Remove the ink, paint, and lacquer, covering the circuits so you can see the conductors better. I have tried every compound, stripper, and solvent I could buy in the store, none of them worked at removing the ink or lacquer on these circuit boards. So I sanded the boards clean, photographed both sides and traced the circuits in paint on my computer.
I compared the pinouts of the SC14431 IC with the SC14408 IC datasheet and I was glad I did not rely on the datasheet for my pinouts none of the pinouts from the SC4431 that I knew were Ground, Vss, or data matched with the SC4408 IC datasheet. However I was able to tell which pin on the LCD was Vdd and enable.
Pin 3 went to multiple components denoted by the C in the box until it traced to the positive of the battery.
Pin 4 went to pin 28 of the SC14431 IC only, this told me it had to be enable.
Step 8: Pinouts
Pin 1. Vss
Pin 2. Gnd
Pin 3. Vdd
Pin 4. Enable
Pin 5. D0
Pin 6. D1
Pin 7. D2
Pin 8. D3
There you have a minimal datasheet for an unknown COG LCD connected to unknown ICs with a basic connection schematic using Live Reverse Engineering.
Step 9: Looks Like a Nokia Graphics LCD
Although this LCD looks like a Nokia Graphic LCD it is a custom LCD with two 15 digit alphanumeric bars and two custom bars. Even after I live reverse engineered this LCD I could not find the code to make it do what I wanted. I tried the Nokia graphic codes and pinouts on this LCD using Arduino. The Arduino codes and the pinouts did not work on this Nokia look alike LCD. Do not look at a component and assume it is the same as it looks.
Step 10: The Circuit Board
Unlike the first phone in this Instructable the only parts I could not find datasheets for were the transmitter, LCD, and the one resin coated IC.
Step 11: Live Testing With a Meter
Just like the first phone I exposed the LCD terminals and checked the voltages with a multimeter. Recording the voltages I found voltages twice that of the battery.
Pin 1. 3.3 volts when button pushed.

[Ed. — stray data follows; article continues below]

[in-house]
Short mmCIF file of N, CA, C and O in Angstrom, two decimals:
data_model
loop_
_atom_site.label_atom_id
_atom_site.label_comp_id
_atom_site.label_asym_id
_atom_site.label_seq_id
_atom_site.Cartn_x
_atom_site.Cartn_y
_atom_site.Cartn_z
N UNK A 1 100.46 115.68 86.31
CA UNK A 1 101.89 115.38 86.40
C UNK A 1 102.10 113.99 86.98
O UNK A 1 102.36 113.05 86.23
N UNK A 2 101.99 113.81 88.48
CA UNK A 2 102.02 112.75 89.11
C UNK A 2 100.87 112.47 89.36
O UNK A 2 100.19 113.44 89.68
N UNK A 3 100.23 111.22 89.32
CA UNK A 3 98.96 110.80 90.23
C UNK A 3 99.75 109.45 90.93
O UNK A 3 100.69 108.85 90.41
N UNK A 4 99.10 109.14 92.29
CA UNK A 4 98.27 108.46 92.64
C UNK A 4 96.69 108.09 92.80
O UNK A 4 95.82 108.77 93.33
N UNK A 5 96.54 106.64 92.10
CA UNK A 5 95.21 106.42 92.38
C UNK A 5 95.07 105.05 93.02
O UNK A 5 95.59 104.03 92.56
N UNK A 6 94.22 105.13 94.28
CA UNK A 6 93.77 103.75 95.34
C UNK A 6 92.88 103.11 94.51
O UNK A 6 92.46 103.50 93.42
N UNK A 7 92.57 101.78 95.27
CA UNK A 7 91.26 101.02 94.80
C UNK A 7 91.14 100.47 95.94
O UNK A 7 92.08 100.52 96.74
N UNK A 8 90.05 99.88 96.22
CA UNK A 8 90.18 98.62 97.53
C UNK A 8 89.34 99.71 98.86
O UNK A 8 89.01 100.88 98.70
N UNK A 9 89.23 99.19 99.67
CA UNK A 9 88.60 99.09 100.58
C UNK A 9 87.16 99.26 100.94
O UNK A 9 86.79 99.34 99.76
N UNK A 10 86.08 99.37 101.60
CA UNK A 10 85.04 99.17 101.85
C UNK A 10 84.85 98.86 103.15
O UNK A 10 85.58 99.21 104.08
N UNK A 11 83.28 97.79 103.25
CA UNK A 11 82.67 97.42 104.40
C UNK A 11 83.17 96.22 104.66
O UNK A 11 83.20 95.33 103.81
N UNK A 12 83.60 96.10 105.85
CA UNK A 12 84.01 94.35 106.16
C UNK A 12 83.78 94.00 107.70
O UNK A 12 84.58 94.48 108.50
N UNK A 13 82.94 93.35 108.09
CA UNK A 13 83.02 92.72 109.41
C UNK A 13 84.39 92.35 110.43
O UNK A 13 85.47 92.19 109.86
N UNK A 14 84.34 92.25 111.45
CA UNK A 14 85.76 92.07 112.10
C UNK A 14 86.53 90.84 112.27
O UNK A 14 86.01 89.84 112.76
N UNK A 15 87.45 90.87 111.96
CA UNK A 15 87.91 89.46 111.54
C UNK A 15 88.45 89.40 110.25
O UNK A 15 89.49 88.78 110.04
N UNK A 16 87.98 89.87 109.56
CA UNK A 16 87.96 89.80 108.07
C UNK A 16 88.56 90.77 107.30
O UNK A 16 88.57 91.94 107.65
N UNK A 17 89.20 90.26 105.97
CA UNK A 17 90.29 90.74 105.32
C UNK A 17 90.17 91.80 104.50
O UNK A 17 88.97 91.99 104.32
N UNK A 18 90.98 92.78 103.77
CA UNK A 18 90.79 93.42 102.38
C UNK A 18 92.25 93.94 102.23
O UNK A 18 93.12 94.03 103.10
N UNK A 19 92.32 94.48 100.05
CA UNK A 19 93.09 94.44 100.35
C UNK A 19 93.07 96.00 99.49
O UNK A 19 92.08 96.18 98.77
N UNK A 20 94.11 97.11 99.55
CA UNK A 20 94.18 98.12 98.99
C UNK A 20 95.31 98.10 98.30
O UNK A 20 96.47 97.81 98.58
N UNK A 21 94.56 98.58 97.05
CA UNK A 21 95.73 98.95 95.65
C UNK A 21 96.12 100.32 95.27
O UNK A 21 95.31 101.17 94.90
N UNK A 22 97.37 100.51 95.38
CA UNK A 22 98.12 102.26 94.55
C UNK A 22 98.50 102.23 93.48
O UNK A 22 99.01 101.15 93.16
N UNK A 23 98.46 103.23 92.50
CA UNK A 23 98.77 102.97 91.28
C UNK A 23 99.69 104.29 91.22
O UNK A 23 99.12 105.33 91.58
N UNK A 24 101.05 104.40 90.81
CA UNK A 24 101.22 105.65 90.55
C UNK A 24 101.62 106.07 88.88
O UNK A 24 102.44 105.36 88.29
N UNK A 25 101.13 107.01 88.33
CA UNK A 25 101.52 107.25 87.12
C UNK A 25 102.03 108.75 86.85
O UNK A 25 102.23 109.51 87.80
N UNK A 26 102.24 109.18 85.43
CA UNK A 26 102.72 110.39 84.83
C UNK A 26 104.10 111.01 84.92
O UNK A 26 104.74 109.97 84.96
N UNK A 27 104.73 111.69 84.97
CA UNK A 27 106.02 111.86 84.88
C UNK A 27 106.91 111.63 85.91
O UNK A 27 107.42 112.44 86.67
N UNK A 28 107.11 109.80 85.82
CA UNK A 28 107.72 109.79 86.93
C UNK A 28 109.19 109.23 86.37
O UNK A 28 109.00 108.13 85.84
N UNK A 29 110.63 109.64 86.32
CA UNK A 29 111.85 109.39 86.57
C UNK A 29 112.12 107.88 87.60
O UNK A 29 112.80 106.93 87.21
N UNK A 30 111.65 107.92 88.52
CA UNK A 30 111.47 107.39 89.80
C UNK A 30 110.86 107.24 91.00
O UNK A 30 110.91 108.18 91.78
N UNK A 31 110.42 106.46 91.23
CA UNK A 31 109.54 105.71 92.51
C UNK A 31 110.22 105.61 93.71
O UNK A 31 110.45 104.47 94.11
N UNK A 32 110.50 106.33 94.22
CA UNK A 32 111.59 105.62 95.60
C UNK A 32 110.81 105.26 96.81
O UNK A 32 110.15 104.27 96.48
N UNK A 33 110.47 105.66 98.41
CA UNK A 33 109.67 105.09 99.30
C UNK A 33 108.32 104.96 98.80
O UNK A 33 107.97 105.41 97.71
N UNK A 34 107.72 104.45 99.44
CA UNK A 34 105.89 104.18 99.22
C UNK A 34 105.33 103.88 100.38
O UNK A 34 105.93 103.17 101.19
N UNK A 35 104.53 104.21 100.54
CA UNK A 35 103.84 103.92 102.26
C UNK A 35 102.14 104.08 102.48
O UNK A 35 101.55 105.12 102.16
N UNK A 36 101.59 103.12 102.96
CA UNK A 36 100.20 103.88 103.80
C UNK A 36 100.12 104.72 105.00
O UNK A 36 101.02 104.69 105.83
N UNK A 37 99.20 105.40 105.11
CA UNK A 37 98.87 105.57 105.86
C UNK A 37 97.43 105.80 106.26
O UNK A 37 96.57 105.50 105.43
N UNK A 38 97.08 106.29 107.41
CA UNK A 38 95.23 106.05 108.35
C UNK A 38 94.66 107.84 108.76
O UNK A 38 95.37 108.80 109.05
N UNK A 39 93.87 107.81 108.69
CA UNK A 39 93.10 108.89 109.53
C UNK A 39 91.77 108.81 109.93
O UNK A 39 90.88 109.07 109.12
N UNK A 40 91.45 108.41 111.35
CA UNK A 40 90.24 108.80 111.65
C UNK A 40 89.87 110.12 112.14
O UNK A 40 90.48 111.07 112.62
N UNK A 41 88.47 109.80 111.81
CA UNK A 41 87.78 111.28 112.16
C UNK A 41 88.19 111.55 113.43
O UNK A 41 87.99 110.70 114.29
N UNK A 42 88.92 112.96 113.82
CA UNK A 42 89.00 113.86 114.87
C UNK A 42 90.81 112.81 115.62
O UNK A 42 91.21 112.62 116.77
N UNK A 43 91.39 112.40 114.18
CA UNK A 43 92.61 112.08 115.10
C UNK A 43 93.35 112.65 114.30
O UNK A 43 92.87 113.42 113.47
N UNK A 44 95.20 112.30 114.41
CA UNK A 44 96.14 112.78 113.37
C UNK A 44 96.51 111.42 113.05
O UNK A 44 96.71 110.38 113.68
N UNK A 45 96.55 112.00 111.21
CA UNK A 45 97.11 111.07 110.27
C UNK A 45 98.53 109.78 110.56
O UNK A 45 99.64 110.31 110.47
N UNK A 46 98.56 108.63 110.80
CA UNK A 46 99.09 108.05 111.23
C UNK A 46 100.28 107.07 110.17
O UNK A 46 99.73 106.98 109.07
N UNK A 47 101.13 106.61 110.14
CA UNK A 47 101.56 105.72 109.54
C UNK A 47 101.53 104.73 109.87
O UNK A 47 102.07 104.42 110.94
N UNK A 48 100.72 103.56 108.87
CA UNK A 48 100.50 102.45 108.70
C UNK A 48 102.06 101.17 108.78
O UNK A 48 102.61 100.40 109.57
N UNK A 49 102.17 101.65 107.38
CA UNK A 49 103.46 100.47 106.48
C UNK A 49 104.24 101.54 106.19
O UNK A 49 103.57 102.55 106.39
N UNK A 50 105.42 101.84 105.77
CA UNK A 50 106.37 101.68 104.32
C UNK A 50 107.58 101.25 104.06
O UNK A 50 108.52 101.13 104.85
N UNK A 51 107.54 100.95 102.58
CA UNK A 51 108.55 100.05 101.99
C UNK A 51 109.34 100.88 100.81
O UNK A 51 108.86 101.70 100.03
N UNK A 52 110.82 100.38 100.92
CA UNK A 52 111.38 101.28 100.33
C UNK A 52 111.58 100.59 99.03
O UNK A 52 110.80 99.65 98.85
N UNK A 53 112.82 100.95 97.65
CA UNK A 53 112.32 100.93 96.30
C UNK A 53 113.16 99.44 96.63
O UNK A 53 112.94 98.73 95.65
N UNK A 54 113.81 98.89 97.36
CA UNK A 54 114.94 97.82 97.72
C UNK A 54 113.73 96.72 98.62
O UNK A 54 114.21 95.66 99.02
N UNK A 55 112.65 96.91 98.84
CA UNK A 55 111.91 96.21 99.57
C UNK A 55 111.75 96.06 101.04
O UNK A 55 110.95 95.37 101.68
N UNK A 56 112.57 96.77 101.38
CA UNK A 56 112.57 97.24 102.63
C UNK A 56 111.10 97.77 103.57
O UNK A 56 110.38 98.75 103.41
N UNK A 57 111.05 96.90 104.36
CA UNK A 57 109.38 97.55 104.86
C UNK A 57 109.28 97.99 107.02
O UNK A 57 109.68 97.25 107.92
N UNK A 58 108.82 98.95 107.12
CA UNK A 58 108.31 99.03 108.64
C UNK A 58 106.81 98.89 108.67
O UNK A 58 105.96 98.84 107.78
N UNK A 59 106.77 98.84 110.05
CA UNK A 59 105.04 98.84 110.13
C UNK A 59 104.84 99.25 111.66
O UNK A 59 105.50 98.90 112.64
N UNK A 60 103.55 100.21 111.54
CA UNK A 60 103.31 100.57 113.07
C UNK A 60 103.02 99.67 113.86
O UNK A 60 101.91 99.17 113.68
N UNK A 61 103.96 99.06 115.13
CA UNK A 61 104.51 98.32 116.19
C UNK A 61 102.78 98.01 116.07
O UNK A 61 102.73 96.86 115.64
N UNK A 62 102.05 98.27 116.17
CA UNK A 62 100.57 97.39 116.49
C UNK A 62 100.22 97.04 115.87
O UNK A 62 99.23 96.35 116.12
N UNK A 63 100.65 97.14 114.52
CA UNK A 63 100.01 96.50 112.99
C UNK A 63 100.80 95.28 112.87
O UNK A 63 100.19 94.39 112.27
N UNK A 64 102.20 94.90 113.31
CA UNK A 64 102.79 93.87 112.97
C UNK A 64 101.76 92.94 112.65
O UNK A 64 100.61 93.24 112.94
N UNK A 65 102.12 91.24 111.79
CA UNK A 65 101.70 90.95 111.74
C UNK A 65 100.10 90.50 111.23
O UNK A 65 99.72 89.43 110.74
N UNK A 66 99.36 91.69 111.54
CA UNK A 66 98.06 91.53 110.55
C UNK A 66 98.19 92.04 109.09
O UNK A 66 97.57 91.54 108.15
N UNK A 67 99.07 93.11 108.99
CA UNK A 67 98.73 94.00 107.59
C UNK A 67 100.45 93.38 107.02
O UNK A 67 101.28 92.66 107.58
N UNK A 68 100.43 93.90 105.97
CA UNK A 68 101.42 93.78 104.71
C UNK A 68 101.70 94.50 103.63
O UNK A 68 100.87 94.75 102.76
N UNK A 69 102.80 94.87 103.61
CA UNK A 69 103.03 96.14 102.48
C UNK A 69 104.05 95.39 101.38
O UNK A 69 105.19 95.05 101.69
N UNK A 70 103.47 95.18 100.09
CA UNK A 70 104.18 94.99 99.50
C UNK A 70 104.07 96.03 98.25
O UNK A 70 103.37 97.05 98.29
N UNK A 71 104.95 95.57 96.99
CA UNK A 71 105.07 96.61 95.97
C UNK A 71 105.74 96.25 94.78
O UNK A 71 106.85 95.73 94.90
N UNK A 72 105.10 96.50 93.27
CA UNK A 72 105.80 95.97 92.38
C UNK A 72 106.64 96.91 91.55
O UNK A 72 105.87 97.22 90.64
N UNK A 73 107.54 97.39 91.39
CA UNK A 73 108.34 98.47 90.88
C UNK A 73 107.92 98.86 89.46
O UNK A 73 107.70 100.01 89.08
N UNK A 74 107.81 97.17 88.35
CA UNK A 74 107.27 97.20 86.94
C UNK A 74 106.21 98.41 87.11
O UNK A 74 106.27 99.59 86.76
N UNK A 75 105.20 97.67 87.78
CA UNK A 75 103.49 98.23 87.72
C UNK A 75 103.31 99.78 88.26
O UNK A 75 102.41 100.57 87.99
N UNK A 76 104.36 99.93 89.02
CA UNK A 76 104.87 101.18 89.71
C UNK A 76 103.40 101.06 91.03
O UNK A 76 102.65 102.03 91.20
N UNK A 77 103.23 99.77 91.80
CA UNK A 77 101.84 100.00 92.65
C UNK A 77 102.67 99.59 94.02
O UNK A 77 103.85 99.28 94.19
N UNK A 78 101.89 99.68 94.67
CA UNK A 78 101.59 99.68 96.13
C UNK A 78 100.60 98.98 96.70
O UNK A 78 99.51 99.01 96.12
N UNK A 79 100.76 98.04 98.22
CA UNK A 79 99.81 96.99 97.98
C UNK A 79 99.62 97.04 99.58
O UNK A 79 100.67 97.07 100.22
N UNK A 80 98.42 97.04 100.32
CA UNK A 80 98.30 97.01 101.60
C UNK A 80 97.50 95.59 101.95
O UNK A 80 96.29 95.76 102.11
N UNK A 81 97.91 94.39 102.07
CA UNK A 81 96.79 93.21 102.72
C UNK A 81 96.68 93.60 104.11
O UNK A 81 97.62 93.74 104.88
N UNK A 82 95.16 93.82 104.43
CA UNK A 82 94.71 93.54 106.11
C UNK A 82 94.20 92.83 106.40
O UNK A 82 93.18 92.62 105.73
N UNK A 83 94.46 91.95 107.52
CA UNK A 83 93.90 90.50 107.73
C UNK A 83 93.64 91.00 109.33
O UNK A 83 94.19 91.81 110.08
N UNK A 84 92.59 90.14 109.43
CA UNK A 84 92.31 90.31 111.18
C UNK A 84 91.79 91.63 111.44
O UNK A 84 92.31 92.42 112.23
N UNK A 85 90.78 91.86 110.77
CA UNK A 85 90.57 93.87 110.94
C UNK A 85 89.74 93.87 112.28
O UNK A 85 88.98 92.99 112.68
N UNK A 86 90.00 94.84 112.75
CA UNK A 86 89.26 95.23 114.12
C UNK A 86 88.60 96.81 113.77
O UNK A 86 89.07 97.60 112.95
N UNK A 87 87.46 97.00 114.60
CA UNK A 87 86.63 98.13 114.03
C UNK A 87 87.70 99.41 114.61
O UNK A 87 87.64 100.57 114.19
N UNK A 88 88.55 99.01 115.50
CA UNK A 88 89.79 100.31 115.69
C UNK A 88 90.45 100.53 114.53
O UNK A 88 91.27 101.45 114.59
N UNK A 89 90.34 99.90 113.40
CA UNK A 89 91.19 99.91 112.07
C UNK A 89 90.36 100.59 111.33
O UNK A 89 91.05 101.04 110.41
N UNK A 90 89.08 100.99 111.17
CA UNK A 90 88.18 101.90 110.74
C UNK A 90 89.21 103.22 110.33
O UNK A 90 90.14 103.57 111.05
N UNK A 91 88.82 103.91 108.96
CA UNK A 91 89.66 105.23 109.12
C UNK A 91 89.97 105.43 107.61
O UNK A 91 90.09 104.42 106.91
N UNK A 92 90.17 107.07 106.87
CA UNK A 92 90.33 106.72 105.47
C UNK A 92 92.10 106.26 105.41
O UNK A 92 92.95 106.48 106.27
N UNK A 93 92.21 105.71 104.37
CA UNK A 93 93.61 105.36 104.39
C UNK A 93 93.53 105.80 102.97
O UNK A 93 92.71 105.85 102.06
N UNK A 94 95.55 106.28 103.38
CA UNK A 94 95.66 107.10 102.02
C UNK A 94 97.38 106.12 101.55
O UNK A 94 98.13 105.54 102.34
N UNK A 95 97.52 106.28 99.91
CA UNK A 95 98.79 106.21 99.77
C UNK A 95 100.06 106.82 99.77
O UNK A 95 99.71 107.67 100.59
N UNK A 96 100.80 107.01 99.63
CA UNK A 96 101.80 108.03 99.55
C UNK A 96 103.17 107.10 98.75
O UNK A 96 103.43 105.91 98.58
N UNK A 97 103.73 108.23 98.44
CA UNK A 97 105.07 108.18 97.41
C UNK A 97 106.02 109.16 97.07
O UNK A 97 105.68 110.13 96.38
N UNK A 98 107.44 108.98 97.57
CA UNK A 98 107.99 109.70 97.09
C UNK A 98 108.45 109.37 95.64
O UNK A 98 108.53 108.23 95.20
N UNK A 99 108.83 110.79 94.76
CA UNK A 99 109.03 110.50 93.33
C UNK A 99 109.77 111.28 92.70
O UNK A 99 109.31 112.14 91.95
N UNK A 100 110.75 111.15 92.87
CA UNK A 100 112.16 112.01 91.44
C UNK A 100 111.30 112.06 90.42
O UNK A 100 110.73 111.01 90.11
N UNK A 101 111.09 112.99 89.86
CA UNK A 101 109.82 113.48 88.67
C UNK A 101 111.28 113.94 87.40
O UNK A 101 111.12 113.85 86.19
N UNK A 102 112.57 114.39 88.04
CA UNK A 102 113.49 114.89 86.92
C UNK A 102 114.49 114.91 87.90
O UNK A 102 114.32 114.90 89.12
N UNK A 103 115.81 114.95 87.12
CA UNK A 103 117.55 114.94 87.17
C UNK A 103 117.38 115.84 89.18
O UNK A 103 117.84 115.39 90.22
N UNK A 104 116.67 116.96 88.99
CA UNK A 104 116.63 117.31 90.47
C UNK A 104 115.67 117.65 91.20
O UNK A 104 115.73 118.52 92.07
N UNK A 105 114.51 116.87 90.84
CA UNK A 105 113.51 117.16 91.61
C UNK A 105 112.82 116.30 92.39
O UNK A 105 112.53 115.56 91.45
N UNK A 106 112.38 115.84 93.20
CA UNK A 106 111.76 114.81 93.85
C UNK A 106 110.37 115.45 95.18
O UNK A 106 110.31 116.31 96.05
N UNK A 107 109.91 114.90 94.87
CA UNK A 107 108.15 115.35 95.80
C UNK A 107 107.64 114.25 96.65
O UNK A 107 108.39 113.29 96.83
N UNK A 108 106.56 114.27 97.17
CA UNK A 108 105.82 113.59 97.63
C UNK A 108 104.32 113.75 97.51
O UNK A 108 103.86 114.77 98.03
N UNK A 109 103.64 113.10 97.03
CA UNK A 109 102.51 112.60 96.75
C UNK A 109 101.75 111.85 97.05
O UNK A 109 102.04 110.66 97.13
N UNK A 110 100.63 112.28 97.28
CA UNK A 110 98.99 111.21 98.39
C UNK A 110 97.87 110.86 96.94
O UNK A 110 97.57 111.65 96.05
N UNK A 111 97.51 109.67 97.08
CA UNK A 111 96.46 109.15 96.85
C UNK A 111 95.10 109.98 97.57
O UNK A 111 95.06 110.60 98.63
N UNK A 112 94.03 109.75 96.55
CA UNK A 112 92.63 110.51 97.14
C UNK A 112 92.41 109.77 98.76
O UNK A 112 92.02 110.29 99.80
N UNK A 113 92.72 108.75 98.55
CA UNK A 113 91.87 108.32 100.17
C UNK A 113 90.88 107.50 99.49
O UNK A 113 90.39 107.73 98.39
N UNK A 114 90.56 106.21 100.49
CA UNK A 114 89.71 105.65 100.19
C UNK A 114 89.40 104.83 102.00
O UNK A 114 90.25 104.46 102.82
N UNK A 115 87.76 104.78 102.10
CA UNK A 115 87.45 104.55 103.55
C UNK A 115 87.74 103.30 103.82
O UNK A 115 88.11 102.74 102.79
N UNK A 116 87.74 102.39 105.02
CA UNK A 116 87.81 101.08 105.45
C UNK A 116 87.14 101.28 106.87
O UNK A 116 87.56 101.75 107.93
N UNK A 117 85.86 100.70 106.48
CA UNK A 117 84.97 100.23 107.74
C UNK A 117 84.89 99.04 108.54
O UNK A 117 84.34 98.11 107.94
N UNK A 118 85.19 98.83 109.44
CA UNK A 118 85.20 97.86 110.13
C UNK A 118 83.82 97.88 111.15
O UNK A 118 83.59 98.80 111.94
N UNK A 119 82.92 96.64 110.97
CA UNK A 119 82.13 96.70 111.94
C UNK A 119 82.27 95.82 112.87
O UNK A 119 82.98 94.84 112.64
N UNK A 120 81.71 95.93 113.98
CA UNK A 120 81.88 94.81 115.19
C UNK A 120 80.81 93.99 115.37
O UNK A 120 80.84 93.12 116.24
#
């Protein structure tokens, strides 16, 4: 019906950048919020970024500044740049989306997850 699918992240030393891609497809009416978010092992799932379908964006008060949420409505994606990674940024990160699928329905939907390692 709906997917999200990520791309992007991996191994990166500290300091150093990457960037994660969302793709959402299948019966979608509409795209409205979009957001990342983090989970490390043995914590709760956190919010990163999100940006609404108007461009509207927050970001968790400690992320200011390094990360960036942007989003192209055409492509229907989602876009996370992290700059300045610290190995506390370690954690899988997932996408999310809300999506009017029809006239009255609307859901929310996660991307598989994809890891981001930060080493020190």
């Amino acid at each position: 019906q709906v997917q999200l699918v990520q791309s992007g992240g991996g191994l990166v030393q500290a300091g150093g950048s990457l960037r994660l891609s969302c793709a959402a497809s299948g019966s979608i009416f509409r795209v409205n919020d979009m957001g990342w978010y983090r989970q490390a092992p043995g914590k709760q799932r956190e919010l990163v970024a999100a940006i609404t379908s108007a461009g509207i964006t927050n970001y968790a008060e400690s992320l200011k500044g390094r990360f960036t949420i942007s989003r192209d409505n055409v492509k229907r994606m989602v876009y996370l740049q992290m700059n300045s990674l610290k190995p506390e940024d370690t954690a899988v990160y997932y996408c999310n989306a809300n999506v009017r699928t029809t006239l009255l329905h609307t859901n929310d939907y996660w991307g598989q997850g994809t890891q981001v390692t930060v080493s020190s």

Pin 2. 3.3 volts.
Pin 3. 3.3 volts when button pushed.
Pin 4. 0 volts.
Pin 5. 3.3 volts.
Pin 6. 6.17 volts.
Pin 7. 6.17 volts.
Pin 8. 3.3 volts.
Pin 9. 6.17 volts.
Step 12: Live Testing With an Oscilloscope
On this circuit board with the oscilloscope I got two intermittent signals and three constant signals.
Pin 1. Signal when the button was pushed 3.3 volts.
Pin 2. Constant square wave 3.3 volts.
Pin 3. Signal when button pushed 3.3 volts.
Pin 4. No signal 0 volts.
Pin 5. No signal 3.3 volts.
Pin 6. No signal 6.17 volts.
Pin 7. Constant square wave 6.17 volts.
Pin 8. Constant square wave 3.3 volts.
Pin 9. No signal 6.17 volts.
Step 13: Tracing the Nokia Look Alike Circuits
Just like the first circuit board I took photos removed the parts made notes on the backlight LED and cleaned the circuit board to trace the conductors in paint on my computer. Once I had the circuit feeding the LCD I had all the pinouts but the one to the resin coated IC and it was not hard to deduce it was reset or enable.
Pin 1. Resin coated IC.
Pin 2. Serial clock on IC AMTH 004.
Pin 3. Serial data on IC AMTH 004.
Pin 4. Ground.
Pin 5. Vcc.
Pin 6. High voltage and a capacitor to pin 5.
Pin 7. High voltage square wave and a capacitor to pin 8.
Pin 8. Low voltage square wave.
Pin 9. High voltage.
Step 14: Nokia Look Alike Pinouts
For the last little bit I disassembled the LCD making notes of its construction and made a simple datasheet with a connection circuit.
Finding the pinouts of a component is not impossible without a datasheet when you use reverse engineering, but datasheets do make life easer.
Last you will find coding a challenge because it is; 10010100 is 42 or the alphanumerical sun of "To Be". The answer to life, the universe, and everything.